Where are all the federal judges? Why 90 empty seats threaten American justice
Partisan play – especially Republican obstinacy – has blocked judicial nominations at a record rate. President Obama and the 112th Senate must now quickly nominate and confirm judges for more than 90 lower court vacancies. The swift and fair delivery of justice hangs in the balance.
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Most troubling has been Republican refusal to hold votes on uncontroversial, well-qualified nominees, inaction which contravenes a venerable Senate tradition. Republicans' obstruction was responsible for Obama having the lowest percentage of confirmed lower court nominees (as of mid-December) of any president over the past 30 years.Skip to next paragraph
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In the Year-End Report on the Federal Judiciary, Chief Justice John Roberts decried each political party’s blocking of judicial nominations, saying that “this has created acute difficulties for some judicial districts, [which] have been burdened with extraordinary caseloads.” As will be the case for many decisions that the new Congress faces, confirming judicial nominees will require both parties to work together. Mr. Roberts warned that an “urgent need for the political branches to find a long-term solution to this recurring problem” remains.
Vacancies in critical courts
The 179 appeals court judgeships – 16 of which are open – are critical, as the 12 regional circuits are the courts of last resort in their regions for 99 percent of the appeals. The crucial Second Circuit has vacancies in 2 of 13 judgeships. To date, Obama has tapped 25 excellent nominees, and he should continue cooperating with Mr. Leahy, Senator Majority Leader Harry Reid – who arranges floor debates and votes, and their Republican analogues to facilitate confirmation. The Senate approved 16 of the nominees, so Obama must now promptly re-nominate the nine prospects who received no floor action and tap nominees for the other seven vacancies. The chamber must then expeditiously confirm the nominees.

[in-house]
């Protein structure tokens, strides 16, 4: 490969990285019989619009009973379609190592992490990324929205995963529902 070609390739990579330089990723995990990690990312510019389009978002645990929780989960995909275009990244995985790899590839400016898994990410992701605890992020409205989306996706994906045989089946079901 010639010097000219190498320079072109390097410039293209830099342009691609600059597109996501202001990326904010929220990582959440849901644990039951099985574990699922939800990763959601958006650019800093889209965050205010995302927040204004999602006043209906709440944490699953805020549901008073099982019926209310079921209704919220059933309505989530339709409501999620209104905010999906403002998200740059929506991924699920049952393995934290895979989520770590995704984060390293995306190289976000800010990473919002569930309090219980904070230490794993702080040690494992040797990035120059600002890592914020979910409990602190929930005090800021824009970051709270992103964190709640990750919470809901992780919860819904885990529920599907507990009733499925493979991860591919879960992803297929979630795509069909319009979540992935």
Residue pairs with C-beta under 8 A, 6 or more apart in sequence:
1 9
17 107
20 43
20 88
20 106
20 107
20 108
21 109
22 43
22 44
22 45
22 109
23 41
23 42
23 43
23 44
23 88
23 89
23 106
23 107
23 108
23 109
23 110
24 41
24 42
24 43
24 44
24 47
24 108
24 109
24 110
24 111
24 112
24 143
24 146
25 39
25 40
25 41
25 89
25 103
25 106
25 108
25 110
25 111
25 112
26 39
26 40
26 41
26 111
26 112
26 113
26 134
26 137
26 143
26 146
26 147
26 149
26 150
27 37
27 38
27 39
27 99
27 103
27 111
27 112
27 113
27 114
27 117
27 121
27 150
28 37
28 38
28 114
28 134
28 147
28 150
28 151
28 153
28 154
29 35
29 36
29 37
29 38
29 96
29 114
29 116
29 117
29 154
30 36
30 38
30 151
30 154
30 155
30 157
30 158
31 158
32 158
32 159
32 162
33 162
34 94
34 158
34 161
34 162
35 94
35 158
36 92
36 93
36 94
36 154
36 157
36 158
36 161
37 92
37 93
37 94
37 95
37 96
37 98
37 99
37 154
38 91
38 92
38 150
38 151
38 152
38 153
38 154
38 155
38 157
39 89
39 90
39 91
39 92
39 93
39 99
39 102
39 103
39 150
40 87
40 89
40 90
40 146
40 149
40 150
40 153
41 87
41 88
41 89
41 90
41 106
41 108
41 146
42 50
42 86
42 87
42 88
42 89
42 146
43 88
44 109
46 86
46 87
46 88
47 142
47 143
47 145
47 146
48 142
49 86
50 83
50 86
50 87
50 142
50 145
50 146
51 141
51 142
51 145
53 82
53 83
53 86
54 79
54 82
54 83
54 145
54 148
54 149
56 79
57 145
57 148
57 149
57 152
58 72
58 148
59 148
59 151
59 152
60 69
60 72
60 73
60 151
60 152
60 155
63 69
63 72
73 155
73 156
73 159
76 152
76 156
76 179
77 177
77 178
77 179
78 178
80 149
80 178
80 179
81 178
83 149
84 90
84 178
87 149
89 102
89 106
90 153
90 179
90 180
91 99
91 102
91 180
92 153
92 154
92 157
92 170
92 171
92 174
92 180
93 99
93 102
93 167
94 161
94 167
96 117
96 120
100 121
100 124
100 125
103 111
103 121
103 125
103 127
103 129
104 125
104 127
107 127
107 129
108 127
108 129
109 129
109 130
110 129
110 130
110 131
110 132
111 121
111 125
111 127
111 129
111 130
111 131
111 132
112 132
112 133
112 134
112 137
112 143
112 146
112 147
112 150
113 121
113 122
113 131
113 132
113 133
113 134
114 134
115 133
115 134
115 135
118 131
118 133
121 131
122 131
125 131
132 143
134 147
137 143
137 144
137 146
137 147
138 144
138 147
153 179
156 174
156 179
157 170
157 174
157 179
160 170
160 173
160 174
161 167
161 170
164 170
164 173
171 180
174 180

The 679 district judgeships – 77 of which are empty – are also vital because district judges conduct federal trials and determine the facts, while appellate courts sustain on average 80 percent of appeals from these judges' decisions. The Central District of Illinois has vacancies in 3 of 4 authorized judgeships. The Northern District of Georgia has openings in 4 of 11 judgeships. In this case, Obama has nominated 78 very capable people. The Senate has confirmed 44, so Obama must rapidly re-nominate the 34 candidates who secured no floor votes and tender nominees for the remaining 45 openings. And then the Senate must promptly approve these nominees.
The vacancies in those federal appeals and district court judgeships erode swift, economical, and fair case resolution. Heeding Chief Justice Roberts’ admonition, President Obama and the new Senate must put aside partisan division, and act with urgency and efficiency to swiftly nominate and confirm qualified judges for these many open seats.